From Ohio History Central
Camp Wool was located at Athens, Ohio. Governor William Dennison ordered the establishment of the post as a training camp for Ohio volunteers during the American Civil War. In April 1861, following President Abraham Lincoln's call for seventy-five thousand volunteers to end the Confederacy's rebellion, Governor Dennison encouraged Ohio communities to form and send militia units to the state capital at Columbus. The governor ordered the formation of additional camps, including Camp Wool, to speed the processing and training of Ohio's military forces. At these camps, military authorities also reorganized these individual companies into larger military units. Camp Wool was originally named Camp Jewett after one of the founding settlers of Athens, but was later renamed Camp Wool in honor of General John Ellis Wool. Wool was a veteran of the War of 1812, the Mexican-American War, and the Civil War.
While the state militia system had deteriorated throughout the first half of the nineteenth century, numerous communities had maintained units. These units existed primarily to march in parades and to provide young men with something to do in their spare time. These militia units provided Ohioans with a basic force to provide Ohio with protection from a Confederate invasion. The soldiers at Camp Wool usually remained at the camp for only a short time. After receiving some training, military officials would send the men to war.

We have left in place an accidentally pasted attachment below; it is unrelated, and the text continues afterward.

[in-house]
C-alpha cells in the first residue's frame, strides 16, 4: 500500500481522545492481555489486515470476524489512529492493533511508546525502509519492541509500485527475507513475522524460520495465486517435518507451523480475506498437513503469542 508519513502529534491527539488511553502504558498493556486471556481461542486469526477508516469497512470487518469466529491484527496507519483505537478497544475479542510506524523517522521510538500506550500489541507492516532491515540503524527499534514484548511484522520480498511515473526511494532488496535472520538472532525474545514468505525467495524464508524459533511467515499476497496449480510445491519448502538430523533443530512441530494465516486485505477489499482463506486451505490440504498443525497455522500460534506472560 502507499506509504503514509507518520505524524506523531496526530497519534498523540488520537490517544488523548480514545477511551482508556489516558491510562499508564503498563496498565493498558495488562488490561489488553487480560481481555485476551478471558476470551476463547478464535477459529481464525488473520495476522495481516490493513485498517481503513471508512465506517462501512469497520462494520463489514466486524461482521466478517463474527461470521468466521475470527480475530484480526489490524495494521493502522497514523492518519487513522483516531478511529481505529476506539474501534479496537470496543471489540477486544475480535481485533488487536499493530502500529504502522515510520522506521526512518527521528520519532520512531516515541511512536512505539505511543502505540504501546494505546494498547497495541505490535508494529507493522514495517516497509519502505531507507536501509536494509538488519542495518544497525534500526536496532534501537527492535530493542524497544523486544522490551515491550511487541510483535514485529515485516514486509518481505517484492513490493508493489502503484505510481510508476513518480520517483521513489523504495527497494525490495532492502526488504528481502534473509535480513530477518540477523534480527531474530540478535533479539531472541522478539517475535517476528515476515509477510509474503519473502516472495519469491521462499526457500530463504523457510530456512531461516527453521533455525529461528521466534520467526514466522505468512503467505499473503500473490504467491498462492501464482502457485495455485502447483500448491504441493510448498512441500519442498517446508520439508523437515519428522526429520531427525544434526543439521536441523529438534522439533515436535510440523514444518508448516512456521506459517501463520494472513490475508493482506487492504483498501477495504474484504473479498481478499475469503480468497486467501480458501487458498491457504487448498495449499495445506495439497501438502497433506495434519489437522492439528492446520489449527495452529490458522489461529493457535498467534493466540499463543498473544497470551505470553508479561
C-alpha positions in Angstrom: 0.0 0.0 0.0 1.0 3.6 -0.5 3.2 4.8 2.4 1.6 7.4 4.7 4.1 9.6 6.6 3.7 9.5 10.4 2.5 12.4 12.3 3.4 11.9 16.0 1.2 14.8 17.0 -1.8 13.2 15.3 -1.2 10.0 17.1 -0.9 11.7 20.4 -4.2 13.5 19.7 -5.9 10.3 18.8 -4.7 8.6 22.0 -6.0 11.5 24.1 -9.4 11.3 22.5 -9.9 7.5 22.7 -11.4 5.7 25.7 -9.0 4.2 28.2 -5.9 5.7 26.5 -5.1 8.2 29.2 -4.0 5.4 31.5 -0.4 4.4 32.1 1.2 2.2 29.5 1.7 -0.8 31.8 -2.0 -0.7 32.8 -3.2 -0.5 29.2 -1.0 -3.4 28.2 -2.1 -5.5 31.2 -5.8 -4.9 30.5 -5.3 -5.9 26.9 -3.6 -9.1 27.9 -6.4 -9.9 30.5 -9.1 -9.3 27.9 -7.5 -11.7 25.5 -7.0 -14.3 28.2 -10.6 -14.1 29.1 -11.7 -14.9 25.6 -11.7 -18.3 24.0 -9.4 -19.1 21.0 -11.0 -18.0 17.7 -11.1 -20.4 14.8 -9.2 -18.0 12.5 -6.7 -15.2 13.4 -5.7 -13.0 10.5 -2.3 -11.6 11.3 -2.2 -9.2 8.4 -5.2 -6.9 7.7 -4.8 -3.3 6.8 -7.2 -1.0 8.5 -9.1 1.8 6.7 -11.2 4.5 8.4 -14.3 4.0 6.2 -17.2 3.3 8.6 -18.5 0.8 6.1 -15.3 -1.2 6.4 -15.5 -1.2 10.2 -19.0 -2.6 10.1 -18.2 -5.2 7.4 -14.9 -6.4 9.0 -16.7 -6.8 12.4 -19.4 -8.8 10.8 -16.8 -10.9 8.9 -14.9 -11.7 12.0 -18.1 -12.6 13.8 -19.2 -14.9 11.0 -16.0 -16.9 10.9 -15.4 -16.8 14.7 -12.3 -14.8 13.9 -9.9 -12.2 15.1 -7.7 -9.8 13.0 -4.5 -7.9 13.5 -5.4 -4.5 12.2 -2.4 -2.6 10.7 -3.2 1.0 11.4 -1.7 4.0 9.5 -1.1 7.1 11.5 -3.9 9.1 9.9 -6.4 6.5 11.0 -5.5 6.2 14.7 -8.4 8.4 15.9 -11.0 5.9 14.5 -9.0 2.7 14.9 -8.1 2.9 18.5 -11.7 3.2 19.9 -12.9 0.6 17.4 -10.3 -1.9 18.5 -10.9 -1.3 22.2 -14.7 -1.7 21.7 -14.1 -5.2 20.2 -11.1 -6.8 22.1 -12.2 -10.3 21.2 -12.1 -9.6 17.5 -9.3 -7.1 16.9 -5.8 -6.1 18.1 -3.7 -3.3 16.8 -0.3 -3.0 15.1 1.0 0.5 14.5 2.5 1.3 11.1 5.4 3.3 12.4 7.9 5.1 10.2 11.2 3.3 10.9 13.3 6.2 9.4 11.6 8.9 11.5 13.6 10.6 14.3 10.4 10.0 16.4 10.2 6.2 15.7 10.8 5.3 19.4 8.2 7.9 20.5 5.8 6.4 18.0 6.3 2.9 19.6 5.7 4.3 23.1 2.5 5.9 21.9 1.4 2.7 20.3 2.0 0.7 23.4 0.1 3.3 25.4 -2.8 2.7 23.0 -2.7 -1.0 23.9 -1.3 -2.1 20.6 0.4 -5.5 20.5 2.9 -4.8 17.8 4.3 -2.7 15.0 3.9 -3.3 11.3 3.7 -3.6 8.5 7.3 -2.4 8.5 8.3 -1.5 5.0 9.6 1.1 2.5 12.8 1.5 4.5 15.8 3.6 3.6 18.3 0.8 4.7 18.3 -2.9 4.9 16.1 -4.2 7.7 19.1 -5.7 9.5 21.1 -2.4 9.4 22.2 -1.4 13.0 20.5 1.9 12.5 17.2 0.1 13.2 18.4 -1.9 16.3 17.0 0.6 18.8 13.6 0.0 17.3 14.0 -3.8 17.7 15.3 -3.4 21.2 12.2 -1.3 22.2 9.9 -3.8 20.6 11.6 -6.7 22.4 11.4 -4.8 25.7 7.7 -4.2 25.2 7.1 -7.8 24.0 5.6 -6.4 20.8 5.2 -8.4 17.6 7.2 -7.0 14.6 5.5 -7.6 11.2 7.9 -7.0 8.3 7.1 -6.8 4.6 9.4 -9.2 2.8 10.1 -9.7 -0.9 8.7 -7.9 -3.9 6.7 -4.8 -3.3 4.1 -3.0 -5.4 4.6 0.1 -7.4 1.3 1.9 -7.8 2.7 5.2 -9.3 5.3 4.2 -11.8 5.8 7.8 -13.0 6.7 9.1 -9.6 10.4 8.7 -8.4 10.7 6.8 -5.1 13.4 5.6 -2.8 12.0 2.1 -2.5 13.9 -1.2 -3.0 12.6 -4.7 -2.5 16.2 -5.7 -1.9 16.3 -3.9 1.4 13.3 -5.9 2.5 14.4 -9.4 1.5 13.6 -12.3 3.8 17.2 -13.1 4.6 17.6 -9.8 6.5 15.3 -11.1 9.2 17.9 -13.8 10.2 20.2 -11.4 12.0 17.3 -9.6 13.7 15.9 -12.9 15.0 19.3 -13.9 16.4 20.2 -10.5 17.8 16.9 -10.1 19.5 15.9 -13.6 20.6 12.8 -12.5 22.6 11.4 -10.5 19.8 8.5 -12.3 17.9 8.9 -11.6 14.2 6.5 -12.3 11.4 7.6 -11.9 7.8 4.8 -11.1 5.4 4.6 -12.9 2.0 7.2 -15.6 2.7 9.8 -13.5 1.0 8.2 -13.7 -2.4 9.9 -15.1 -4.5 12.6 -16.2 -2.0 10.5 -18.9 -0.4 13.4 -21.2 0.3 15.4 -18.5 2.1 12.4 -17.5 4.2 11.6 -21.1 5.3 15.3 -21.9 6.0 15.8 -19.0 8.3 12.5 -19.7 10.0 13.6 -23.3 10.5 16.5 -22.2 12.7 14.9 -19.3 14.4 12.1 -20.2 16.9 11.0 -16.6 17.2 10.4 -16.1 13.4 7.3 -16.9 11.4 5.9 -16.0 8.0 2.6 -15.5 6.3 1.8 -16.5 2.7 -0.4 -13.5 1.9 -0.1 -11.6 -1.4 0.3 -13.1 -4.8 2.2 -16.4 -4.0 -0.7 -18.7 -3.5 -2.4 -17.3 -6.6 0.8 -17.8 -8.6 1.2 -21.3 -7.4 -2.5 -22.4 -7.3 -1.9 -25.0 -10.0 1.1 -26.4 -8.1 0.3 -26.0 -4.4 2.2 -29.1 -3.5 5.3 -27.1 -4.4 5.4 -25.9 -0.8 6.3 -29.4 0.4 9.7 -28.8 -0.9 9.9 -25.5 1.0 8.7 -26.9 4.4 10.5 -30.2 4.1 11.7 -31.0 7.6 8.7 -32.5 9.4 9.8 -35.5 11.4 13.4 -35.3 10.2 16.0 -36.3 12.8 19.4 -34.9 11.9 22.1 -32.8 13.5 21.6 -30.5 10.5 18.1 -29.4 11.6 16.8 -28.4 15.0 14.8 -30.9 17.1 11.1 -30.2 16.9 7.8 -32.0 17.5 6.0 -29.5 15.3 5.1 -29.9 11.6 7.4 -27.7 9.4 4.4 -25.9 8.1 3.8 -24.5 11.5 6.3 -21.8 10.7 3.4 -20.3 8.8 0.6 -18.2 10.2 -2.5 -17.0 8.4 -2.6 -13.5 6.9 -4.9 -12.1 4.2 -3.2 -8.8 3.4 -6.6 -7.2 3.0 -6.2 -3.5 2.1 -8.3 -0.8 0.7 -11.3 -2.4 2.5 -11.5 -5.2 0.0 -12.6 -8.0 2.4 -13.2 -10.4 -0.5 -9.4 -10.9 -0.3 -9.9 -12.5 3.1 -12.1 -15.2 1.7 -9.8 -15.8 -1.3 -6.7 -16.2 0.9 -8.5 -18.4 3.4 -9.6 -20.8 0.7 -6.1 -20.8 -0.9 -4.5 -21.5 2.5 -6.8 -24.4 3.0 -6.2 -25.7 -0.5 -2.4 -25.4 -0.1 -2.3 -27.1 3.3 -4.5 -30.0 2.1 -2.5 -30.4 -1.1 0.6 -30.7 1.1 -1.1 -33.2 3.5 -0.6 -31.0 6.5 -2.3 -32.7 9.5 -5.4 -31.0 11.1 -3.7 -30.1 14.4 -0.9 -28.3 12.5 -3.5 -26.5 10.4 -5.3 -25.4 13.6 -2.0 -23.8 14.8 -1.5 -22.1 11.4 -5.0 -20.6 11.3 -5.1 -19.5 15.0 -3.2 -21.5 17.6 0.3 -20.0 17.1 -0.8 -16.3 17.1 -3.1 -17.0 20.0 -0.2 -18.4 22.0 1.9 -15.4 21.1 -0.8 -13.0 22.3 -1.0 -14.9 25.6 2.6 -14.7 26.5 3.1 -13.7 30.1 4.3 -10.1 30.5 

- Dee, Christine, ed. Ohio's War: The Civil War in Documents. Athens: Ohio University Press, 2007.
- Leeke, Richard. A Hundred Days to Richmond: Ohio's "Hundred Days" Men in the Civil War. Bloomington: Indiana University Press, 1999.
- Reid, Whitelaw. Ohio in the War: Her Statesmen, Generals and Soldiers. Cincinnati, OH: Clarke, 1895.
- Roseboom, Eugene H. The Civil War Era: 1850-1873. Columbus: Ohio State Archaeological and Historical Society, 1944.